Kentucky is continuing to gain national recognition for its success in expanding health insurance coverage, most recently in a Gallup poll showing Kentucky had the second-biggest drop of all states in the share of its population that is uninsured. Most of those gaining coverage are eligible for Medicaid, but people buying insurance through Kynect are also finding it very affordable, with an average premium for those receiving tax credits of only $88 a month after the credits are applied.
One factor helping make costs affordable may be the creation of a new health insurance cooperative owned by its members that is scooping up most of the new enrollees.
According to recent state data, 85 percent of those who are fully enrolled through Kynect signed up for Medicaid, or 441,164 of the 520,604 enrollees. Of the remaining 79,440 individuals buying private coverage through the exchange, 62,220 or 78 percent have chosen a plan through the Kentucky Health Cooperative, with the remainder choosing a policy offered by a for-profit insurance company.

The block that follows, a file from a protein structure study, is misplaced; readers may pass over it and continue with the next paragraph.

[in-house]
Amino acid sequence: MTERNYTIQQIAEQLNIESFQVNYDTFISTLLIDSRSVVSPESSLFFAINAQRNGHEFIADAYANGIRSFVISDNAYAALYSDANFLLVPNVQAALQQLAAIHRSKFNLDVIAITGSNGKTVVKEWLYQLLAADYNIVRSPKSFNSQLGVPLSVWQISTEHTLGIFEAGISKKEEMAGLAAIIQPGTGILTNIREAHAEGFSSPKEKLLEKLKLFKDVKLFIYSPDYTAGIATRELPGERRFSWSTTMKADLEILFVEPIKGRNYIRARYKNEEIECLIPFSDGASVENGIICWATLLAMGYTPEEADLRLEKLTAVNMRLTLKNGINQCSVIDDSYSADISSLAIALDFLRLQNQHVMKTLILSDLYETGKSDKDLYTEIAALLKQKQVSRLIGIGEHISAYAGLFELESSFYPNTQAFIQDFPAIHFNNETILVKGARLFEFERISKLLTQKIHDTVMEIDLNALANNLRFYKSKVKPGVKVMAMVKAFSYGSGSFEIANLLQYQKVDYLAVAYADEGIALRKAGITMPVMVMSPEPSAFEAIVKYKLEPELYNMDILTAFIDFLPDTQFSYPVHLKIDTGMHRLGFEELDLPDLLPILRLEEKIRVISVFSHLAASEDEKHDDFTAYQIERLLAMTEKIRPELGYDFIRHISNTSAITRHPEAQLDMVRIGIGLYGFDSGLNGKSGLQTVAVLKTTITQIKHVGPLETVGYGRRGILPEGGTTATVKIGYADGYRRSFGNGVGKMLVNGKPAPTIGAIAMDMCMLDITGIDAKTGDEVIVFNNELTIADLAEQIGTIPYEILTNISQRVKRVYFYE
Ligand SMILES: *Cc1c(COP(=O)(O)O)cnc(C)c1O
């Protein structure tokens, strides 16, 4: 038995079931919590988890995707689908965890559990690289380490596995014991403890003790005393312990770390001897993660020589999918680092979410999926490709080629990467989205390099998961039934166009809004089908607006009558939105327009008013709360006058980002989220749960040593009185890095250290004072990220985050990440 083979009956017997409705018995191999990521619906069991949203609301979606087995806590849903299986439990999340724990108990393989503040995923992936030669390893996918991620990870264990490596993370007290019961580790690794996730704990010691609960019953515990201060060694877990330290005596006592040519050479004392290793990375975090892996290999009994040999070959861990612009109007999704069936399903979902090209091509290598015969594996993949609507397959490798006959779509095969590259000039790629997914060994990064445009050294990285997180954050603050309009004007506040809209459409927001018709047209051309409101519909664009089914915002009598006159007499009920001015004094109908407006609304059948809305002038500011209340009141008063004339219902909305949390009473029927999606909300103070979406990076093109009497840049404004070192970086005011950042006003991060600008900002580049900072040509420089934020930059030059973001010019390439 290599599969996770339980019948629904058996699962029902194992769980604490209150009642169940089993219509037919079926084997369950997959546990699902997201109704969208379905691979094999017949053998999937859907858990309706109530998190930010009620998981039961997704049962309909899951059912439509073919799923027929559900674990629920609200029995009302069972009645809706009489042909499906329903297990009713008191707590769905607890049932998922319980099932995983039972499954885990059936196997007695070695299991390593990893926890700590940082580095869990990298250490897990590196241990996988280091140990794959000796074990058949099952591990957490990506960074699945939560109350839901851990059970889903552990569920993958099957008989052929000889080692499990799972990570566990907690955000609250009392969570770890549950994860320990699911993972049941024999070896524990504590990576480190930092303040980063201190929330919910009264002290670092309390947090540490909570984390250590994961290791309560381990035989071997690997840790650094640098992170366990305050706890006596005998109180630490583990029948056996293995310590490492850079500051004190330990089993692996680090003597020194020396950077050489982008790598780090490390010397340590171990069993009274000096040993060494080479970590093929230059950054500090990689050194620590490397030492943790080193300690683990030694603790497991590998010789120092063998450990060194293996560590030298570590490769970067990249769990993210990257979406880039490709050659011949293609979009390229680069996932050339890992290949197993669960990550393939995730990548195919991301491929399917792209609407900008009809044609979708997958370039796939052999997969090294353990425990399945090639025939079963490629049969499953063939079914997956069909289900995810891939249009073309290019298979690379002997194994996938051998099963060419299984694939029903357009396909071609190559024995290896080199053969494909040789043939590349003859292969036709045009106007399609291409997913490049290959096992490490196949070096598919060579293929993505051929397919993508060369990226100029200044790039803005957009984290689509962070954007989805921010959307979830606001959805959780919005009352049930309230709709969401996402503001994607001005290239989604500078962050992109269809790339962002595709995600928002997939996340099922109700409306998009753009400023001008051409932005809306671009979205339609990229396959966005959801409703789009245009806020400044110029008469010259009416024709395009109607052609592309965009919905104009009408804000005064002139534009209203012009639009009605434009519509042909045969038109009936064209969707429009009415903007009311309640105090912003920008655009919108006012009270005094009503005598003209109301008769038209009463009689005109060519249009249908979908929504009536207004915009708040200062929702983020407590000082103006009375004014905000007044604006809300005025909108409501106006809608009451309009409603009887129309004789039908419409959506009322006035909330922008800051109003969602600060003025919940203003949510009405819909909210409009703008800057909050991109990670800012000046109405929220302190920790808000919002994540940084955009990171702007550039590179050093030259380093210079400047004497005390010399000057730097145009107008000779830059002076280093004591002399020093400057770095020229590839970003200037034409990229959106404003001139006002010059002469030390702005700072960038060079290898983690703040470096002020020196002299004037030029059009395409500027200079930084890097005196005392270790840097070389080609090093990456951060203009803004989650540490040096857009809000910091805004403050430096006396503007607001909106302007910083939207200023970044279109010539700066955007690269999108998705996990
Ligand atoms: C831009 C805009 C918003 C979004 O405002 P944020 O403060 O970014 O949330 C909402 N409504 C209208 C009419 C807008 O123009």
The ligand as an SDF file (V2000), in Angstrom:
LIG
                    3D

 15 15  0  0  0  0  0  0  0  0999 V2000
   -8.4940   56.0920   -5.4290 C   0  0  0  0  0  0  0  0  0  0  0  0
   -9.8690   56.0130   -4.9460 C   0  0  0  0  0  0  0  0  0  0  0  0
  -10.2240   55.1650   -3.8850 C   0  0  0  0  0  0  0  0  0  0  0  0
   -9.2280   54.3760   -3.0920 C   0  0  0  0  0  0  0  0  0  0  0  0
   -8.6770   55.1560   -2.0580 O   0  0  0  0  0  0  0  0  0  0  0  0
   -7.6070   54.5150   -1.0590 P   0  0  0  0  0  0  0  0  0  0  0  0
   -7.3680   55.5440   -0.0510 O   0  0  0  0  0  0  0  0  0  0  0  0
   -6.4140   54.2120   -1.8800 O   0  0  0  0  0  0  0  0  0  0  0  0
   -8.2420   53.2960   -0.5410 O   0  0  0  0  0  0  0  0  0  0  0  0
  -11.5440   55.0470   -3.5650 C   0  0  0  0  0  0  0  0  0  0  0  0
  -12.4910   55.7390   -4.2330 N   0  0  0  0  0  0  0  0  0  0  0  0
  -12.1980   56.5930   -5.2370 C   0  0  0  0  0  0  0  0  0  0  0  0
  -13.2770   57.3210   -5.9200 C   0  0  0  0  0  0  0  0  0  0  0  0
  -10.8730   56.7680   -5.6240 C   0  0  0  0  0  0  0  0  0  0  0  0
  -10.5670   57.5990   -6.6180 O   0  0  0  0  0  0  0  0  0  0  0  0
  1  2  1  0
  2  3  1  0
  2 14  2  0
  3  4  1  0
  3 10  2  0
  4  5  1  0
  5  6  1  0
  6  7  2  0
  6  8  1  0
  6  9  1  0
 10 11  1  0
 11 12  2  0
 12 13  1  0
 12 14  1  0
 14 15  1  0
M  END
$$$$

That means of all the Kentuckians who have signed up for coverage through Kynect, only 3 percent are with a for-profit insurance plan like Humana or Anthem.
Cooperatives were established by the Affordable Care Act (ACA) after the attempt to create a public option on the exchanges didn’t get enough support in Congress to pass. The fallback idea was that coops—which must be governed by their members—would introduce more competition to the marketplace in states with fewer for-profit insurers. They could compete with those insurers in part because their focus could be affordable coverage for their members without concern for profit margins and dividends for shareholders. The ACA included loans to get the cooperatives off the ground, and the Kentucky Health Cooperative received an $81 million loan.
Coops exist in 23 states, though their share of new enrollees varies across the country. Kentucky’s coop is one of the more successful ones, so successful that it is now expanding into West Virginia.
The market created by the exchanges is new and evolving, and it will be interesting to see if the next round of new sign-ups mirrors the first batch when open enrollment returns November 15, and what prices will look like. But for the time being, Kentucky’s new cooperative has been successful at offering a consumer-owned and attractive alternative to what the big insurance companies are putting forward.